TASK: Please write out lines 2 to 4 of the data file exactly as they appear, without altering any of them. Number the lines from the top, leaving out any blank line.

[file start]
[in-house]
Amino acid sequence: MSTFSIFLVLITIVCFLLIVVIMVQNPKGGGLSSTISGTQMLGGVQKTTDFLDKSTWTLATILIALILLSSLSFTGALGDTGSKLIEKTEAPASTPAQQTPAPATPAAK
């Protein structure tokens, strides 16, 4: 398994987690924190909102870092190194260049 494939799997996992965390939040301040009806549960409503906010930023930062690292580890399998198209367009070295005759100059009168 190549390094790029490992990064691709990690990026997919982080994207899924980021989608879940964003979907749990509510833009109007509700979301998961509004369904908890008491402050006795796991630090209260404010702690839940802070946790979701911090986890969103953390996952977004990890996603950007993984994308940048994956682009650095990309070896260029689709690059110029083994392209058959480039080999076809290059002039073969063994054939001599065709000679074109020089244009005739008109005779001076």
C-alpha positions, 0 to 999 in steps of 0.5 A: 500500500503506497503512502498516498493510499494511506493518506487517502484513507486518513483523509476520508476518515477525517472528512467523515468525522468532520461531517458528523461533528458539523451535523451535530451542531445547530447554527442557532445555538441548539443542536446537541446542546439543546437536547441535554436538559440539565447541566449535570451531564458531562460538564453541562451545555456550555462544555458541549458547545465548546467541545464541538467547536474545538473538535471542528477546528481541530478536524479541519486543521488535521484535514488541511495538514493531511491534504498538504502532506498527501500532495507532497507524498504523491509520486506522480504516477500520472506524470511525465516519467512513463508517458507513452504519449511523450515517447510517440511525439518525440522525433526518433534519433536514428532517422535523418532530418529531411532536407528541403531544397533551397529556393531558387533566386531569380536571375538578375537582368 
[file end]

Amino acid sequence: MSTFSIFLVLITIVCFLLIVVIMVQNPKGGGLSSTISGTQMLGGVQKTTDFLDKSTWTLATILIALILLSSLSFTGALGDTGSKLIEKTEAPASTPAQQTPAPATPAAK
């Protein structure tokens, strides 16, 4: 398994987690924190909102870092190194260049 494939799997996992965390939040301040009806549960409503906010930023930062690292580890399998198209367009070295005759100059009168 190549390094790029490992990064691709990690990026997919982080994207899924980021989608879940964003979907749990509510833009109007509700979301998961509004369904908890008491402050006795796991630090209260404010702690839940802070946790979701911090986890969103953390996952977004990890996603950007993984994308940048994956682009650095990309070896260029689709690059110029083994392209058959480039080999076809290059002039073969063994054939001599065709000679074109020089244009005739008109005779001076």
C-alpha positions, 0 to 999 in steps of 0.5 A: 500500500503506497503512502498516498493510499494511506493518506487517502484513507486518513483523509476520508476518515477525517472528512467523515468525522468532520461531517458528523461533528458539523451535523451535530451542531445547530447554527442557532445555538441548539443542536446537541446542546439543546437536547441535554436538559440539565447541566449535570451531564458531562460538564453541562451545555456550555462544555458541549458547545465548546467541545464541538467547536474545538473538535471542528477546528481541530478536524479541519486543521488535521484535514488541511495538514493531511491534504498538504502532506498527501500532495507532497507524498504523491509520486506522480504516477500520472506524470511525465516519467512513463508517458507513452504519449511523450515517447510517440511525439518525440522525433526518433534519433536514428532517422535523418532530418529531411532536407528541403531544397533551397529556393531558387533566386531569380536571375538578375537582368 